You may be able to recover for emergency room visits, ambulance or helicopter transportation, prescription drug costs, surgery expenses, rehabilitation expenses, and any other medical expenses incurred as a result of the accident.
Future medical expenses
You may also be able to seek damages for future medical expenses if the injuries suffered will require ongoing medical treatment, such as additional doctor visits, therapy sessions, surgeries, prescription medication, or other care.
If you missed work due to your accident and injuries from it, your lost wages might also be recoverable. Depending on the nature and severity of your injuries, you may be prevented from fully returning to work or may be forced to take additional time off to complete your treatment. In this case, you may be able to recover lost future earnings as well.
Non-Economic (Intangible) Damages
Non-economic, or intangible damages are usually given to compensate for any psychological harm. That means that you may be able to seek compensation for pain and suffering. You may also be able to pursue damages for mental anguish, loss of sexual function, or other physical disfigurements.
Calculating and predicting the value that will be given to your intangible damages can be difficult. When serious injuries occur, it is not uncommon for six- or even seven-figure awards to be sought.
Punitive (Exemplary) Damages
Punitive or exemplary damages are designed to punish the at-fault person in cases of serious wrongdoing. Being injured from a drunk driver is a common example of a situation in which punitive damages may be awarded.
Third parties may also be compensated. Most often, the third party is the spouse of the injured victim. A spouse may be awarded damages if, for example, the injured person has lost the ability to provide emotional support.
What Should I Do if I am Hit By a Drunk Driver?
If you or a loved one has been involved in a drunk driving accident, there are several steps you should follow:
1. Seek medical attention
2. Call 9-1-1 to file a claim with the police so that they can create an accident report.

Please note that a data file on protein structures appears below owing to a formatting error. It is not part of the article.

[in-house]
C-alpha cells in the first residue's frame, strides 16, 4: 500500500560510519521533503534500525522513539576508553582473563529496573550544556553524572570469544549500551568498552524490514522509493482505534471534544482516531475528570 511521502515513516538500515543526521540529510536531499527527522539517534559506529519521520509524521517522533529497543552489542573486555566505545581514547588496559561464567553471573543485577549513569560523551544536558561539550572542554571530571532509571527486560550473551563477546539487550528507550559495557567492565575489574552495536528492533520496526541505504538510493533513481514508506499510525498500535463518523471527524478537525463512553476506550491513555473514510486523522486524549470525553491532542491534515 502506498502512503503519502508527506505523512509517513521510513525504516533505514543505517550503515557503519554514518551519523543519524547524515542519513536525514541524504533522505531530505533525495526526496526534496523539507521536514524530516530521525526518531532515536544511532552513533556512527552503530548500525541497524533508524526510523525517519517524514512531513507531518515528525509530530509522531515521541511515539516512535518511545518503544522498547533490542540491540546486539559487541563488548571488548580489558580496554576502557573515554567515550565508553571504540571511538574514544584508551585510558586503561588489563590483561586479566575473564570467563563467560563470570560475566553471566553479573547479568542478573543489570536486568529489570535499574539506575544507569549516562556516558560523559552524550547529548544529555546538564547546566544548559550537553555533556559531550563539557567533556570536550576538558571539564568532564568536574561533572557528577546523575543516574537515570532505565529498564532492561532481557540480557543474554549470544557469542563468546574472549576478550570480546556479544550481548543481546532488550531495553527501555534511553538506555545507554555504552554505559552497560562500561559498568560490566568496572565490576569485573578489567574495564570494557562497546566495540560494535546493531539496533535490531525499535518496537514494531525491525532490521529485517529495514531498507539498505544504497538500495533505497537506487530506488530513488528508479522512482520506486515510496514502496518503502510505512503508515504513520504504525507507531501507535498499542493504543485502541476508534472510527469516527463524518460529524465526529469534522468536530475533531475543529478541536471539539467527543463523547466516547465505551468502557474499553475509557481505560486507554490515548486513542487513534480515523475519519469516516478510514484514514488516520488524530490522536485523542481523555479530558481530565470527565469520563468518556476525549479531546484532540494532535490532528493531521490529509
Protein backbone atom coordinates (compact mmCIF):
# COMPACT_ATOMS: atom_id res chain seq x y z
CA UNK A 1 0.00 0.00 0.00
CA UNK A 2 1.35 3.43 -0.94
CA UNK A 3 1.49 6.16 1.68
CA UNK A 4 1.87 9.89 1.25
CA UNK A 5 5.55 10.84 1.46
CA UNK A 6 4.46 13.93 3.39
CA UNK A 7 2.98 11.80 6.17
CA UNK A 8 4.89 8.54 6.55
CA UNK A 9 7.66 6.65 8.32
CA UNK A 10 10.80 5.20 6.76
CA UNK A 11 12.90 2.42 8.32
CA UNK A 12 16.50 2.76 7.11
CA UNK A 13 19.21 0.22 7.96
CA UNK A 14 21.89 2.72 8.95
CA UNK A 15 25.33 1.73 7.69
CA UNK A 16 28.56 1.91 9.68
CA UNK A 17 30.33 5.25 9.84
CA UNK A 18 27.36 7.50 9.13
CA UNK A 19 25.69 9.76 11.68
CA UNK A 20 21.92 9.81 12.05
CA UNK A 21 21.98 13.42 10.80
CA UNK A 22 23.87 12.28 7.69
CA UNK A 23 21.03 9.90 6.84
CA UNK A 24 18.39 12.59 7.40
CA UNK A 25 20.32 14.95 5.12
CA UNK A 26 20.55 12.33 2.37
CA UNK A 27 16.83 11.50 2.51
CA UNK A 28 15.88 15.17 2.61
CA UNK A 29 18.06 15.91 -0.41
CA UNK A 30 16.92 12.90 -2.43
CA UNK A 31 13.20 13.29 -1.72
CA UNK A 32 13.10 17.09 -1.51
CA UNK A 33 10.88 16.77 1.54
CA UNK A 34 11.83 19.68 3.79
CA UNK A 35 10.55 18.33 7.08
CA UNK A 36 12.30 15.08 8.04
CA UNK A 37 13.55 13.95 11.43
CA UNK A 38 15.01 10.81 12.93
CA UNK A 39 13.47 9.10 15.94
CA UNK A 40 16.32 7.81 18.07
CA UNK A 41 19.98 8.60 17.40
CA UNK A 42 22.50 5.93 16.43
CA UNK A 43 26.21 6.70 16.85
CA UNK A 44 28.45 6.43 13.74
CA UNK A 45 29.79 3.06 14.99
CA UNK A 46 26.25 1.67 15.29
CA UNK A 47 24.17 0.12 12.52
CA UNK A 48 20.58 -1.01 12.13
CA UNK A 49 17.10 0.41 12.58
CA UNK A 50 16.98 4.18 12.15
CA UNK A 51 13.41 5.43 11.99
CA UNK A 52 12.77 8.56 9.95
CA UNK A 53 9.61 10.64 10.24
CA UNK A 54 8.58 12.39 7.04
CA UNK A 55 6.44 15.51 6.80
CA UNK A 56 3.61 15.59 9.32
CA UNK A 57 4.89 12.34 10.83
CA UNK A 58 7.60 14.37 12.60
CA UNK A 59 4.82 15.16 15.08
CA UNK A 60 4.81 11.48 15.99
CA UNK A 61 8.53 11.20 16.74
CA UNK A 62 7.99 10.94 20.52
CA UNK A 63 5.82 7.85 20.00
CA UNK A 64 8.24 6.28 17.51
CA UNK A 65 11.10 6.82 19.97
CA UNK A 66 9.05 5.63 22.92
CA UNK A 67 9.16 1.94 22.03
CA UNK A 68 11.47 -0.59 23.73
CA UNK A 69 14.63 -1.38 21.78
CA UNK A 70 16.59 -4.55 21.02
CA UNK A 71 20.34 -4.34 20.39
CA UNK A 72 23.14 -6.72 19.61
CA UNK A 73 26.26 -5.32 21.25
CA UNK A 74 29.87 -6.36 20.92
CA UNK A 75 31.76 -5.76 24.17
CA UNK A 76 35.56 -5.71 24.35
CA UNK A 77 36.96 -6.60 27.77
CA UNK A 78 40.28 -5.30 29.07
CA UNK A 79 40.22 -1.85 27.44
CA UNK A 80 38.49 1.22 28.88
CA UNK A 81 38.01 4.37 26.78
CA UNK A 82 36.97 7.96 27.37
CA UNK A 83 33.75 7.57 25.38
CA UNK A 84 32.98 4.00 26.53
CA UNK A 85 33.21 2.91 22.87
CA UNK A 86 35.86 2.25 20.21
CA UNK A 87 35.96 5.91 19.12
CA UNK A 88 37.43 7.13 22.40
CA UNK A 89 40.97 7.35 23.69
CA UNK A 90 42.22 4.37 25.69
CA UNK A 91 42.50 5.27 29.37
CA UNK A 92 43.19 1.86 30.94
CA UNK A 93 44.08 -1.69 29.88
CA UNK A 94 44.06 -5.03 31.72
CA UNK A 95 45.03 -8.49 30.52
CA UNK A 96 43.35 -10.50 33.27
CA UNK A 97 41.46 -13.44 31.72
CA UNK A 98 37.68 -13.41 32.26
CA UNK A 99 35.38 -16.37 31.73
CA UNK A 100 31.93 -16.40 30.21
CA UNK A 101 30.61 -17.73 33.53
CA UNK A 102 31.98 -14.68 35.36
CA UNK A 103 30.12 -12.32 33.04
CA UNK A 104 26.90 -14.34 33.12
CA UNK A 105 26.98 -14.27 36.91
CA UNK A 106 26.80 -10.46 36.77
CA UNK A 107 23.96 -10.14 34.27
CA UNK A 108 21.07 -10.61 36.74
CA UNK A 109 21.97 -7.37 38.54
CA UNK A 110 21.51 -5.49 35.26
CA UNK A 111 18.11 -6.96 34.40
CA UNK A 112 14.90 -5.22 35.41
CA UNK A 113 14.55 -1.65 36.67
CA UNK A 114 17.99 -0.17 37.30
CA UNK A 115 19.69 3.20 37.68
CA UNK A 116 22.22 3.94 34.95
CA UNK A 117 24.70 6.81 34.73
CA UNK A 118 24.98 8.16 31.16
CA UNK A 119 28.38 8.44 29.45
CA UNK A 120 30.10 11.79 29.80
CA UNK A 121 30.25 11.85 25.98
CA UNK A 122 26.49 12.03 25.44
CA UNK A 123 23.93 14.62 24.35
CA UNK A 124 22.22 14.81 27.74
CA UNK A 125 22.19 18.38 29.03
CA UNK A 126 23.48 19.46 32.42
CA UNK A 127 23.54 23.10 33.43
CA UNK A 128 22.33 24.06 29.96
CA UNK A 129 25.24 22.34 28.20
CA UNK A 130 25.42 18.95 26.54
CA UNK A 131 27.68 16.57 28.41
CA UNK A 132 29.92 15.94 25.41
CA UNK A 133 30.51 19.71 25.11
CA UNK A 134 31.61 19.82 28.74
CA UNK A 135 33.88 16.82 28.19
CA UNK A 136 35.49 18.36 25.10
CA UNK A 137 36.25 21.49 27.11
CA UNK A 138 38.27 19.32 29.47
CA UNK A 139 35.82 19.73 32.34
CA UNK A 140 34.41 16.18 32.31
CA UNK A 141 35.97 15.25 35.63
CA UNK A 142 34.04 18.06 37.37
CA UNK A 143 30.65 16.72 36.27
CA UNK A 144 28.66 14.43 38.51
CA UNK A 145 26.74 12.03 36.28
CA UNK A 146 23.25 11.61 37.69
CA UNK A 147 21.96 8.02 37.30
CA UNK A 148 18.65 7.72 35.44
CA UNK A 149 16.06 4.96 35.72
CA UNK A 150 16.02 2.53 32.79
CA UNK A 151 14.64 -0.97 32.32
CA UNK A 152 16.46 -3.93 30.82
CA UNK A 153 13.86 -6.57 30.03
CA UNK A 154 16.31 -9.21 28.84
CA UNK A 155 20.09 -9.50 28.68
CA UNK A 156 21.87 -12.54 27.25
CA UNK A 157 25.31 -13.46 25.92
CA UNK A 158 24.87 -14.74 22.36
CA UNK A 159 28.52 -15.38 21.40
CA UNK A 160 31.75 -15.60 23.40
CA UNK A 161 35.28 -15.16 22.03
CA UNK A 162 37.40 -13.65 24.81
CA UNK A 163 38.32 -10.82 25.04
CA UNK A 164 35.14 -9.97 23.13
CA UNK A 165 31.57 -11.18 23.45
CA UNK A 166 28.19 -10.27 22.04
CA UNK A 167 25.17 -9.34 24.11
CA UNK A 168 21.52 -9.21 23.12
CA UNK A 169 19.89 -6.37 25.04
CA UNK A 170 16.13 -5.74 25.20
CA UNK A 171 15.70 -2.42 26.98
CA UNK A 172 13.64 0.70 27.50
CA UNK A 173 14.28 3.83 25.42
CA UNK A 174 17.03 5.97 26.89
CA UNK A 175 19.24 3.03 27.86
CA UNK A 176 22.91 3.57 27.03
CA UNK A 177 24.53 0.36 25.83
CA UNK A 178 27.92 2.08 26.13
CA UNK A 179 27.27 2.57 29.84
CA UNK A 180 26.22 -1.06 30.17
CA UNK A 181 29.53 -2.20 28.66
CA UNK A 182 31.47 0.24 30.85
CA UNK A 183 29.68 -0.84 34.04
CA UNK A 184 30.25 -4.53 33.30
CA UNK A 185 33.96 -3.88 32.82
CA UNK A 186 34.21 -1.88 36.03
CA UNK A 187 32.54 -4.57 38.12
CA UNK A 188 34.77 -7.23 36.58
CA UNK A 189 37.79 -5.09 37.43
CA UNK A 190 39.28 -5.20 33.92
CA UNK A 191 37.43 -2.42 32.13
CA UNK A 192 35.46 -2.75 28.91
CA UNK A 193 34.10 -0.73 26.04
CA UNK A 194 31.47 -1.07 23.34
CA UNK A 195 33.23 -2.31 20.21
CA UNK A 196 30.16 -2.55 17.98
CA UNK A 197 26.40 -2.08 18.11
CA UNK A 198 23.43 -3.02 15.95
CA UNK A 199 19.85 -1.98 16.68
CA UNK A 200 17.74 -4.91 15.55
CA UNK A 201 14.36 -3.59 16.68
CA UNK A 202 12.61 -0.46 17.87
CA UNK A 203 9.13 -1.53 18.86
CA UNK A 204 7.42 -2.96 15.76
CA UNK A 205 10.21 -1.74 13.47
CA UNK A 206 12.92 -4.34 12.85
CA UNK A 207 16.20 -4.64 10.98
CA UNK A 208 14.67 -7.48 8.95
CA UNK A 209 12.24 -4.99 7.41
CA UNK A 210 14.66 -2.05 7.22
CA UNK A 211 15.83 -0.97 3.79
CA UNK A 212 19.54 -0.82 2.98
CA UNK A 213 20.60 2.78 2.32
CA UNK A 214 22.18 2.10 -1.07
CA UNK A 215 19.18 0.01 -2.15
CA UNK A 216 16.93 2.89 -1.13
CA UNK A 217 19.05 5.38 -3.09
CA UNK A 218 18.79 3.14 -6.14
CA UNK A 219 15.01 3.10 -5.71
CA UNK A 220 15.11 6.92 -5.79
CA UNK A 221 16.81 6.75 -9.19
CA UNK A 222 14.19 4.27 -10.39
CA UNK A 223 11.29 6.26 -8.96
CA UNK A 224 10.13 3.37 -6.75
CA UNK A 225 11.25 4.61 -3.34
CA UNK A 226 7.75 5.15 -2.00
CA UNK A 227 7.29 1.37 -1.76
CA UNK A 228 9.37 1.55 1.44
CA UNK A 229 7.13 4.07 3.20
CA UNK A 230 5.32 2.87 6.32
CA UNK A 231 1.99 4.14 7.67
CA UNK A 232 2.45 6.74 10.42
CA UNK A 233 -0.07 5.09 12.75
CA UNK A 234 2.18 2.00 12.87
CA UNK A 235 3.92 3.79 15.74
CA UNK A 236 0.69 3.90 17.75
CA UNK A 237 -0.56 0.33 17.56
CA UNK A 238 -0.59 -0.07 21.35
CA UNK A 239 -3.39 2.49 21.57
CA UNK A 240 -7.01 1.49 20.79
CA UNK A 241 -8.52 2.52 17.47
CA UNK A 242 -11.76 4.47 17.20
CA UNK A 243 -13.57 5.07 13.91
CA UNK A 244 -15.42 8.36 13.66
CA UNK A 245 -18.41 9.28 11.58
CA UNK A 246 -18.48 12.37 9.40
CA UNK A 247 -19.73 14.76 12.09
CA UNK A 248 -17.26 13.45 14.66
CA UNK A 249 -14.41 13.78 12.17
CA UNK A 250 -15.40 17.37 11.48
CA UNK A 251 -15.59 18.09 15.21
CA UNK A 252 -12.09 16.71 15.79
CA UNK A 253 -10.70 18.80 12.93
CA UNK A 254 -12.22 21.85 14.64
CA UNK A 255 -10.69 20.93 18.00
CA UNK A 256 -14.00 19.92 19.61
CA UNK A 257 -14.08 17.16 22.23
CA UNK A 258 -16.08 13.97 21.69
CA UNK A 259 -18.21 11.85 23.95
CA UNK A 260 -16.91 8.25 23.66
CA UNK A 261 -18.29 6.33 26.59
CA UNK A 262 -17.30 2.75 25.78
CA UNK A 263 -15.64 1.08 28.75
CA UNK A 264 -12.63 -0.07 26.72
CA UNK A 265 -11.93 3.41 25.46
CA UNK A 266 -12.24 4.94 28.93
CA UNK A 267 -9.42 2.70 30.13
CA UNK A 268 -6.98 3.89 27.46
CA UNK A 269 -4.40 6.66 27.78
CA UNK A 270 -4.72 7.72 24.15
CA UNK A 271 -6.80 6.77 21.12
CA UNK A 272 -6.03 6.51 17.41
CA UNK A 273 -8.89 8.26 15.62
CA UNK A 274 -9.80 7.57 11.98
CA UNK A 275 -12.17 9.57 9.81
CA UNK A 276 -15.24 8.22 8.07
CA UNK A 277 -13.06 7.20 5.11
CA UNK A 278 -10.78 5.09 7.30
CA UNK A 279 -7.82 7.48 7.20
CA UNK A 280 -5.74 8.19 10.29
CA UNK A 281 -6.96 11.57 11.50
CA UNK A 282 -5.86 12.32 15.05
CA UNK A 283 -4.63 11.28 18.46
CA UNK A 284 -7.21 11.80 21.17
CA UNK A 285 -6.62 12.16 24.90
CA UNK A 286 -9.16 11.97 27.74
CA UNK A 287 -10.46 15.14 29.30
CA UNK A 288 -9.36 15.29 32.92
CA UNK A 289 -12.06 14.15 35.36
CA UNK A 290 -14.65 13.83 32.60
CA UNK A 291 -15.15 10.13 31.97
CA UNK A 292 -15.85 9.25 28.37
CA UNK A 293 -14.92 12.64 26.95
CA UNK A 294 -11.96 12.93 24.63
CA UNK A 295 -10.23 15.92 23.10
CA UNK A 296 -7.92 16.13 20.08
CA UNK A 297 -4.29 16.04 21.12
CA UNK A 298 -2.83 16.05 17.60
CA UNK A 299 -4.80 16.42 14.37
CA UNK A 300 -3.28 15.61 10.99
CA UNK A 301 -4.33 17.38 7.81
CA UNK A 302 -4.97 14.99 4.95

3. Document any injuries and damages caused by the intoxicated person. Be sure to get the name and number of any witnesses so they can be contacted later.
4. Contact a drunk driving injury lawyer.
Drunk driving injury law can be complicated and may differ by state, so it is important to contact an experienced attorney who knows the laws governing where the accident occurred. An experienced attorney will know the best way to seek compensation not only for your injuries but for any pain, suffering, and mental anguish you experience because of the accident.
How Long Do I Have to Make a Claim?
It is important to act quickly when you are injured. Not only is there a limited time to legally seek compensation after an injury, but also your case may become weaker because of witnesses fading memories.
The legal time limit that you have to file a lawsuit is called the “statute of limitations.” The statute of limitations for drunk driving injury cases in Colorado varies widely. If you are suing the server of the alcohol, the statute of limitations is only one year. Otherwise, the statute of limitations for drunk driving injury cases is generally three years, but there are some exceptions.
If your time limit is expiring soon, and you still want to seek compensation, it is time to contact an experienced attorney. If the statute of limitations has run out, you should still talk to an attorney to see if you fall into an exception.
Our Drunk Driving Injury Attorneys Can Help
At Zinda Law Group, our experienced drunk driving injury lawyers have helped many victims. We have the knowledge, experience, and resources to help you seek the full compensation you may be entitled to.
Our firm believes that injured victims should have access to high-quality legal representation, which is why we operate on a contingency fee basis. That means that you won't owe anything unless we achieve a favorable settlement for your claim.
Meetings with attorneys are available by appointment only.